I started writing this yesterday & then stopped to write the perception/reality post. My thought process is often scattered like that with a lot of branches and sequels. Instead of trying to ignore my natural tendencies to jump from one thing to another, I will just let things follow my natural path. So, here it is. It is incomplete. I will finish it another time; I just don’t know when I will feel like picking up this path again.
What did I mean when I said ‘My time in Afghanistan has been everything I expected it to be, but nothing like I imagined’? I’m not sure I can adequately explain it, but I will give it a try. I will start with my first experience with Afghanistan.
My expectations initially went from one extreme to the other in that at one end of the spectrum I was expecting to be in a largely comfortable and well-developed environment similar to how I lived in Bosnia. After all, we had been in Afghanistan for 10 years, it must be well-developed. On the other extreme was my knowledge that although there were some ‘comfortable’ bases here, there were also little Combat Outposts (COPs) and Patrol Bases (PBs) that didn’t have running water. I was pretty certain we wouldn’t be at one of those, but what would it be like?
I was able to come over to Afghanistan in May 11 on a what is known as a Predeployment Site Survey (PDSS). I was thankful for that, as it gave me a clear picture of what things could be like. I should emphasis ‘could’ as it was also clear that anything could change between May & October.
There were 11 of us in our PDSS group. We flew together from Minnesota to Texas, then on to Atlanta, Shannon, Ireland before landing in Kuwait. After a short, few hour stay in Kuwait, I, along with two others, peeled off the main group to head to Kabul, Afghanistan to attend the COIN Academy to learn about how things should be done in the Counter Insurgency fight. We made it to Bagram Airfield (BAF) & discovered that it would be at least 3 days before there would be any chance to make it the short 20 minute flight to the base that held the class. BAF is the sprawling metropolis that represents the one extreme of life as a Soldier in Afghanistan. All the comforts and amenities you could ever imagine, minus the freedom to leave the walls of the base. Sort of like I would expect life in a minimum security prison in the US.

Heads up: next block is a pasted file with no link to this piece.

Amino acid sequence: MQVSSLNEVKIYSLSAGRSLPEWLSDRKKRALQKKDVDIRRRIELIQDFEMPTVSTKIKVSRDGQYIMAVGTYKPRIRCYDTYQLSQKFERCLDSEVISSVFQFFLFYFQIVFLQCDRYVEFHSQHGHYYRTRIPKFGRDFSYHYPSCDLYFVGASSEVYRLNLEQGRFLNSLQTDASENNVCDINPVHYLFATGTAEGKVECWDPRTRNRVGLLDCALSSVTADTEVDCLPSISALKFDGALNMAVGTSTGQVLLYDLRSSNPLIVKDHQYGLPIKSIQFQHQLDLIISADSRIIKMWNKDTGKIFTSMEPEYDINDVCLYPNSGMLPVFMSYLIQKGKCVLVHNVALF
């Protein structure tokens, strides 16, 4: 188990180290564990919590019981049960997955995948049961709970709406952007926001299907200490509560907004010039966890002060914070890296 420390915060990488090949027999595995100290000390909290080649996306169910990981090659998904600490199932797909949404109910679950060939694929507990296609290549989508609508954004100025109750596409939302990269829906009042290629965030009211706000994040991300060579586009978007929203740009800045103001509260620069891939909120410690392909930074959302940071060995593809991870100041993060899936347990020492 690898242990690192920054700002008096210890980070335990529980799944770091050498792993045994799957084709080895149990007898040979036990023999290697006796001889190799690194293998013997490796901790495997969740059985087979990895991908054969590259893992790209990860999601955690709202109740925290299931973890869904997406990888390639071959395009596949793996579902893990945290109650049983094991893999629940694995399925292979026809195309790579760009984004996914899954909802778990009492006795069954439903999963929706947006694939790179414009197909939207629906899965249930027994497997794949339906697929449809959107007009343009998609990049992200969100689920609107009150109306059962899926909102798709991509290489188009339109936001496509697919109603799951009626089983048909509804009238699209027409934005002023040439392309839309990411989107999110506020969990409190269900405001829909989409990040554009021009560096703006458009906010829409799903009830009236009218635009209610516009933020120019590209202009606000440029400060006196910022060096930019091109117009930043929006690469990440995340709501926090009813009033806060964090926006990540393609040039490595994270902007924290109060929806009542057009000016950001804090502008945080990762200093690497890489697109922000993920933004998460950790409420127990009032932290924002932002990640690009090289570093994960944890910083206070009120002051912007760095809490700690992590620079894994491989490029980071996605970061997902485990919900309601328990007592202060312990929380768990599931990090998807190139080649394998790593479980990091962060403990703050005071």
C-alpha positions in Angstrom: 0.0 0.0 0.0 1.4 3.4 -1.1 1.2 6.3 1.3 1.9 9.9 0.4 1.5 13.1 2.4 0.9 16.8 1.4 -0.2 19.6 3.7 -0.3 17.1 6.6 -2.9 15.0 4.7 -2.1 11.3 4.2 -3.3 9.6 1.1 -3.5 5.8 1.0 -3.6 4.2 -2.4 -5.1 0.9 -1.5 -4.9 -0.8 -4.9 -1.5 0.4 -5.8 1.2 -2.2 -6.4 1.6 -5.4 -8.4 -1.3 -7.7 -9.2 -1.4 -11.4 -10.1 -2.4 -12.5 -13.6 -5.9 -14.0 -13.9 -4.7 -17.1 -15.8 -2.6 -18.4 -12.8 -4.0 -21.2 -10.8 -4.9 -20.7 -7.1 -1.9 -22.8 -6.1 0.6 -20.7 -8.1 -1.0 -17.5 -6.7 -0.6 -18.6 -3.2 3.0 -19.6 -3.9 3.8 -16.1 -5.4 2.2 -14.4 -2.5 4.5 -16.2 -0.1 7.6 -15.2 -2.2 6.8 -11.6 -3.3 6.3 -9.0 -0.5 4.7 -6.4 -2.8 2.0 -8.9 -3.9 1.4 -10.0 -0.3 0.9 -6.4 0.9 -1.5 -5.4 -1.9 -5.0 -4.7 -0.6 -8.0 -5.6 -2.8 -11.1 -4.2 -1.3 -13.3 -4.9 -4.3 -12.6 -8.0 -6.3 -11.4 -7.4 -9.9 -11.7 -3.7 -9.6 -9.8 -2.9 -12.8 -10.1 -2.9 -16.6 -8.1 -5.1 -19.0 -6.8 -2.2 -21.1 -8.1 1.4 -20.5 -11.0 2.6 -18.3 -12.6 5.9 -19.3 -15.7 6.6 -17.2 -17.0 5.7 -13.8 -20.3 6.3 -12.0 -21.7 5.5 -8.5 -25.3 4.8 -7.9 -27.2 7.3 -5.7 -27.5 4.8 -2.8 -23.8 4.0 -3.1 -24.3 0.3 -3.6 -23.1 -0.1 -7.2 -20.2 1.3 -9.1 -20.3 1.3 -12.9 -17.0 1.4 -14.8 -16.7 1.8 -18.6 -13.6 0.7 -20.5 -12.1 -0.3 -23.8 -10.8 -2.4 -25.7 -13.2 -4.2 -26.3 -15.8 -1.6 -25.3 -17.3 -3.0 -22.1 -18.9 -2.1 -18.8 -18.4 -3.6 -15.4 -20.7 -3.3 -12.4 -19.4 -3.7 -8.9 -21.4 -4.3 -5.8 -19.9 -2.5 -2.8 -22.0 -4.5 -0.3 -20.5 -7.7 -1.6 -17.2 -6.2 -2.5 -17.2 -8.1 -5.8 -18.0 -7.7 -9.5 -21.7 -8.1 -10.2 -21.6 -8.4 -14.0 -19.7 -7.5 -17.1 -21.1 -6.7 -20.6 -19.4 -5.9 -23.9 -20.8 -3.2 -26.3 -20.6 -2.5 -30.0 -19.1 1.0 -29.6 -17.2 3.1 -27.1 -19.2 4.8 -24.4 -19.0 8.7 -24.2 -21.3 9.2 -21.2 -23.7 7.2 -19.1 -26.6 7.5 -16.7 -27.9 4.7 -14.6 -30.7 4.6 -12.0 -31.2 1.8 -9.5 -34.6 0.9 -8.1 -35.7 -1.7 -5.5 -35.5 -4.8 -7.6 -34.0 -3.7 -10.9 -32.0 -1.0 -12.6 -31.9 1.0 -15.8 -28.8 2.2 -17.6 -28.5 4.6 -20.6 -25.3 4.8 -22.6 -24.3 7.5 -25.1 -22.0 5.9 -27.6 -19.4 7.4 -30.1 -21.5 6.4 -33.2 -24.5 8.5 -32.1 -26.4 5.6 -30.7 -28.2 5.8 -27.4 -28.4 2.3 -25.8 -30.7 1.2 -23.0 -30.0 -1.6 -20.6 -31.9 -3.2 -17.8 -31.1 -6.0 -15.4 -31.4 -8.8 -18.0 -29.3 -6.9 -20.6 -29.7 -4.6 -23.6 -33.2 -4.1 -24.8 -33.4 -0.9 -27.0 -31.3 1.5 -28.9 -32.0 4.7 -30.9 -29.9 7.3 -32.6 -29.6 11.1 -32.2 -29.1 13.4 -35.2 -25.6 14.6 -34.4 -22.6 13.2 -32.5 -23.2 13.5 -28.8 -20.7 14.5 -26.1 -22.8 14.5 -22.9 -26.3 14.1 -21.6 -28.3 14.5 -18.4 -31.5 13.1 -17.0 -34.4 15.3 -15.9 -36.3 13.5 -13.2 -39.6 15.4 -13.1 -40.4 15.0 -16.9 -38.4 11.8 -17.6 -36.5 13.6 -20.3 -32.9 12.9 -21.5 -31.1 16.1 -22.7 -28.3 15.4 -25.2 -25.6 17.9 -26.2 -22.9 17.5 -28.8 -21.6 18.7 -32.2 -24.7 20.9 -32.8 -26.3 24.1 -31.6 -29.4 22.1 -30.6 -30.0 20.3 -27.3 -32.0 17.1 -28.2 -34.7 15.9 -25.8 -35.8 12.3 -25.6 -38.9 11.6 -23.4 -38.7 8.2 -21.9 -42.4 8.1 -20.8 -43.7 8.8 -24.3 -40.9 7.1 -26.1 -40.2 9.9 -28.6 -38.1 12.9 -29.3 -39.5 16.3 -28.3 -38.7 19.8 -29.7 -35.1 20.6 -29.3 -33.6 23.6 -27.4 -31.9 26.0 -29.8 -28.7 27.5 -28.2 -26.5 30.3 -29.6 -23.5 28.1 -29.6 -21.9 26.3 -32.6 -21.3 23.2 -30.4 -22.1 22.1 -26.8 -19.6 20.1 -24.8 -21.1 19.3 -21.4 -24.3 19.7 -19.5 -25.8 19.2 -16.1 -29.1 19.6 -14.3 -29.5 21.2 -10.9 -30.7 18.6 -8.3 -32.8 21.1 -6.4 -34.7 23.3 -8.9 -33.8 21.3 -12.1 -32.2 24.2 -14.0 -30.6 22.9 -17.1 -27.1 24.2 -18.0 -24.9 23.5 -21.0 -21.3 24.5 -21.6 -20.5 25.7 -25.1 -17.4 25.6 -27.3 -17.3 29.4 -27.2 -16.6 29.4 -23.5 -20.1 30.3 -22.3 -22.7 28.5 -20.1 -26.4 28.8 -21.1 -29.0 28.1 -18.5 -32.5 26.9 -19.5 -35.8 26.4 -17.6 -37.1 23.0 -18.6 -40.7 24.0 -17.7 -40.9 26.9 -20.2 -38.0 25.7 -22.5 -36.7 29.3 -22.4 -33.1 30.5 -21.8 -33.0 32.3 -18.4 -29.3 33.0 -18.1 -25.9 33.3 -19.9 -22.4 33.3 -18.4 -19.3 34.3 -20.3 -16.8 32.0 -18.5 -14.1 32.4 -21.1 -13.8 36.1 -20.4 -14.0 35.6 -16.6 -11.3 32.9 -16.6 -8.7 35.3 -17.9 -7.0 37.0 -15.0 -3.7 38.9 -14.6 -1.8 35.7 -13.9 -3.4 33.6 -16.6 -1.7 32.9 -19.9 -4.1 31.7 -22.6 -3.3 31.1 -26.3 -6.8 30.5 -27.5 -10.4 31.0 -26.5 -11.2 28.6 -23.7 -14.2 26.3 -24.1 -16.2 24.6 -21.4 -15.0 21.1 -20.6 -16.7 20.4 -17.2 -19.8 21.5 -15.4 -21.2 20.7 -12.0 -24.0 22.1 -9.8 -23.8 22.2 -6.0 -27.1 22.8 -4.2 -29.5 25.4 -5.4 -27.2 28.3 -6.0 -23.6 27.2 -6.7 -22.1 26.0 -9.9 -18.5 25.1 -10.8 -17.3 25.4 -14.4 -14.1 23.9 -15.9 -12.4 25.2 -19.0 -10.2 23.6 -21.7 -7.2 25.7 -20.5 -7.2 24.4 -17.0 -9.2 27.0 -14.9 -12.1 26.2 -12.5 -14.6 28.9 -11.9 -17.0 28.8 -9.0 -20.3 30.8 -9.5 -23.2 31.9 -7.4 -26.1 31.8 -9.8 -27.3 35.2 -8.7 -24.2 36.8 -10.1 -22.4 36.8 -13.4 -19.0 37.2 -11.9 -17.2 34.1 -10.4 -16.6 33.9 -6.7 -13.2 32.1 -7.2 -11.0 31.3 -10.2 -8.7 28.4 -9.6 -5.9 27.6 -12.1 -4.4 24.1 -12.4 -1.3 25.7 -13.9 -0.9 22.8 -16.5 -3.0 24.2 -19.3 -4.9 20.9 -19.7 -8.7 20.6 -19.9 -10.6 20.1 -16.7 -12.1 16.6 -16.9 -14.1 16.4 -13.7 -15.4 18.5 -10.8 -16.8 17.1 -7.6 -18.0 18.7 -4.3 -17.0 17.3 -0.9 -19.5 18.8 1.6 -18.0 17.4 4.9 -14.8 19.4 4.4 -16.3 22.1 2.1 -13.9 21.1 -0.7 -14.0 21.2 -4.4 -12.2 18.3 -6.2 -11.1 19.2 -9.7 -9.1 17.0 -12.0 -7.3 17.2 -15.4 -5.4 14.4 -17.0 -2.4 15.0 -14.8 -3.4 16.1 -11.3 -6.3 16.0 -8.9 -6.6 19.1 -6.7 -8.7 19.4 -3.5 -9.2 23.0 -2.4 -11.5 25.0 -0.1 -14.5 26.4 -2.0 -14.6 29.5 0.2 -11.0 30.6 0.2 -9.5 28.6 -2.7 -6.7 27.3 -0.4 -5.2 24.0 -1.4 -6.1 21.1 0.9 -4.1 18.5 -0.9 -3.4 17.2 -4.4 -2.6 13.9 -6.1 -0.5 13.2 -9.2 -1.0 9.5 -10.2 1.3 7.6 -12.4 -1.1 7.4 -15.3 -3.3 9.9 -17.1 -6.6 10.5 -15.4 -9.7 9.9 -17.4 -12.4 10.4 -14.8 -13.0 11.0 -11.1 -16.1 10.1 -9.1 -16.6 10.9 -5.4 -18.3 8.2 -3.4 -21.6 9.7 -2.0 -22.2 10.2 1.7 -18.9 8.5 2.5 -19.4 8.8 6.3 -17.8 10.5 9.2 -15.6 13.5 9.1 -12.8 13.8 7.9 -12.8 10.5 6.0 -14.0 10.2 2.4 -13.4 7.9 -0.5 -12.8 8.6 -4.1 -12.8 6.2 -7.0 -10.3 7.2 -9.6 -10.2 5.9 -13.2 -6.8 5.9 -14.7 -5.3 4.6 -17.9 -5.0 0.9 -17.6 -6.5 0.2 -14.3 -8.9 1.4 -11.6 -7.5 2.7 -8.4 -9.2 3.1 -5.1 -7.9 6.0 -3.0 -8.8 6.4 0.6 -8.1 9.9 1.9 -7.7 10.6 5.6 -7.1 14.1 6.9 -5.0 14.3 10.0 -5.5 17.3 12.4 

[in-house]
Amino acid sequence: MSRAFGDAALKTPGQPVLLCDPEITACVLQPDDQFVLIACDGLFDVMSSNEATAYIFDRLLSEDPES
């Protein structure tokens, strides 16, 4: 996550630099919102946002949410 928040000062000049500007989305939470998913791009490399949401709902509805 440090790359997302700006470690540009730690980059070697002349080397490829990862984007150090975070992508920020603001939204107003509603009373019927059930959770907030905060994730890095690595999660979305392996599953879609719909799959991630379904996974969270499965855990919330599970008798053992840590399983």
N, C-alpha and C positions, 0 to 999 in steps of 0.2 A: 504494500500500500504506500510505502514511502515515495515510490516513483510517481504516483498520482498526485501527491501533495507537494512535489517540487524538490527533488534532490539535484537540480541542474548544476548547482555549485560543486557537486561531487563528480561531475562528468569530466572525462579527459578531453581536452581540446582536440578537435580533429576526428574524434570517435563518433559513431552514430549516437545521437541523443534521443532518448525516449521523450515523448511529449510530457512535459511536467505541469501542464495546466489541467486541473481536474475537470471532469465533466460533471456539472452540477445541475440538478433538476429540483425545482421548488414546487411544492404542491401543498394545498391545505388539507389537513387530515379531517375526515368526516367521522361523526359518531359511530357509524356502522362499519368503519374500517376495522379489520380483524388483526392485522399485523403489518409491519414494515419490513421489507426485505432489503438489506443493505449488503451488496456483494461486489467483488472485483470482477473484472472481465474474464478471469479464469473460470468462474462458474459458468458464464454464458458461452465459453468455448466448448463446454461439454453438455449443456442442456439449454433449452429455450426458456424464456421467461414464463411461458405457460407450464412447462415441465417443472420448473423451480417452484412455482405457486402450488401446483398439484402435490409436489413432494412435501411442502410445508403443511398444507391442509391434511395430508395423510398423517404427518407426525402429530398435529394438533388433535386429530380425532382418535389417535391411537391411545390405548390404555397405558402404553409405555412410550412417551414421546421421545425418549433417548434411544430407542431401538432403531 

We quickly made the decision that we were not willing to sit around Bagram for 3 days as we would miss the first 2 days of a 5 day course. We were able to get a flight out to Kandahar Airfield within 6 hours. Kandahar Airfield (KAF) is another sprawling metropolis, but on a slightly smaller scale. But not that small. There are about 50% more people living on KAF than in my hometown. There is a large shopping complex on KAF called The Boardwalk. It is a large square with a 1/4 mile rubberized running track in the center. You are able to buy just about anything you could want. There is a TGI Friday’s and a KFC along with a wide assortment of other restaurants to choose from. As strange as it may sound, I wanted out of there as quickly as possible. To me, the thought of living and working on a place like KAF would be as close to a deployment hell as one could get. Don’t get me wrong, I like nice & I like comfortable, etc, but I honestly had no wish to be at a place like KAF for my year away from home. I’m not sure why, maybe it reminded me too much of Bosnia…
The rest of the team arrived KAF within 24 hours and Soldiers from the unit we would replace were there to give us all a ride to our home away from home – Forward Operating Base (FOB) Apache. Although it was early May, the temperature at KAF topped 100. But it was a dry heat. Yes, I know that can be a joke, but trust me, I will take 110 & 5% humidity over 90 & 50% humidity any day!
The first real problem began when we started our journey north in the back of a Mine Resistant Ambush Protected (MRAP) vehicle. Counting the gunner standing in the turret, we had 7 Soldiers stuffed into the giant armored truck. All of us were in ‘full battle rattle’ – armored vest, helmet, gloves, eyewear, etc. so it is crowded and uncomfortable and we have a 4 hour ride to our destination, without bathroom breaks. Within 30 minutes the air conditioning went out on our truck & the temperature quickly rose to nearly unbearable levels. It was one of the most miserable 4 hours of my life. I have no idea what the temp was inside that vehicle, but there was not a dry spot left on my uniform when I finally climbed out.
FOB Apache is the anti-KAF, which to me is perfect. We sit high on a hill so our air seems clean (it is actually dust filled, but the wind is always blowing). KAF seems to sit in a hole where the dusty, stagnant air seems to suck the life out of you. We do have running water on the FOB. There are several latrine trailers. Some are just toilets, some are just showers & some have both. There are a couple within a 100 meters or so from the tent I live in, but they are heavily used by the Third Country Nationals (TCNs) and so the conditions of them are not really that good. I opt to take the long walk (500 meters or so) to the ones that are used more by just Americans.
to be continued…maybe
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